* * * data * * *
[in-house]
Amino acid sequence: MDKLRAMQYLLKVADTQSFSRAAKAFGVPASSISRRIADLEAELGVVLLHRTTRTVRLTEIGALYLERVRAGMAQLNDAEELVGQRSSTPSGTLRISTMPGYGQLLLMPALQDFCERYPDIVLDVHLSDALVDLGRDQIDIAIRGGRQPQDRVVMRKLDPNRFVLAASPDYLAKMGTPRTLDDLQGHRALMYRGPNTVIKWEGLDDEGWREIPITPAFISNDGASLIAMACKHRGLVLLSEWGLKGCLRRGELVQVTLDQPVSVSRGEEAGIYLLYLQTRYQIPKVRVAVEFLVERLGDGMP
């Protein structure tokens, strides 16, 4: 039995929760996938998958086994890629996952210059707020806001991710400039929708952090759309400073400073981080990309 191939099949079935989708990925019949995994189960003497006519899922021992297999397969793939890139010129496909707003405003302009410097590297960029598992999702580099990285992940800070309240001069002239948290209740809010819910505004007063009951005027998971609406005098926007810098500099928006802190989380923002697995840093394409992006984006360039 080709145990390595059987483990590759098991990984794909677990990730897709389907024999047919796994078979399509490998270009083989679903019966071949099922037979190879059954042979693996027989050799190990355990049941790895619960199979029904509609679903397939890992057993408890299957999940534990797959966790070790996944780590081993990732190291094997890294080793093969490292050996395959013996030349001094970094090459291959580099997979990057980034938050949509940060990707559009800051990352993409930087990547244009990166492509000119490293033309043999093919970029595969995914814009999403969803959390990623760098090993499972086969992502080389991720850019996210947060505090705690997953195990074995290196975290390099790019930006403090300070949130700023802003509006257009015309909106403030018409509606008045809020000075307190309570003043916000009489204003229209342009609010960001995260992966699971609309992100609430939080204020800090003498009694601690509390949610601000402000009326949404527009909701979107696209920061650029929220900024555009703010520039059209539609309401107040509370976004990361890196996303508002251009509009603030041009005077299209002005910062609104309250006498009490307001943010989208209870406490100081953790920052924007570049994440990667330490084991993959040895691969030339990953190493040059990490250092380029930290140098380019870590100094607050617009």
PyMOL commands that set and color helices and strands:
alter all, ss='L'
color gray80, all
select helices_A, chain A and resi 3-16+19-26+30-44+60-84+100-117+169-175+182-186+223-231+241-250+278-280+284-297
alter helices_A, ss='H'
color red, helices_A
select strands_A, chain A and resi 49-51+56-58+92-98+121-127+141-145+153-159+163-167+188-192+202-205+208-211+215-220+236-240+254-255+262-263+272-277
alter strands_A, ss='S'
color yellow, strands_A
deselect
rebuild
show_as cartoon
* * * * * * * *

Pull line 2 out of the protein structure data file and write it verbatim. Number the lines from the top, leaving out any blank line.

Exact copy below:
Amino acid sequence: MDKLRAMQYLLKVADTQSFSRAAKAFGVPASSISRRIADLEAELGVVLLHRTTRTVRLTEIGALYLERVRAGMAQLNDAEELVGQRSSTPSGTLRISTMPGYGQLLLMPALQDFCERYPDIVLDVHLSDALVDLGRDQIDIAIRGGRQPQDRVVMRKLDPNRFVLAASPDYLAKMGTPRTLDDLQGHRALMYRGPNTVIKWEGLDDEGWREIPITPAFISNDGASLIAMACKHRGLVLLSEWGLKGCLRRGELVQVTLDQPVSVSRGEEAGIYLLYLQTRYQIPKVRVAVEFLVERLGDGMP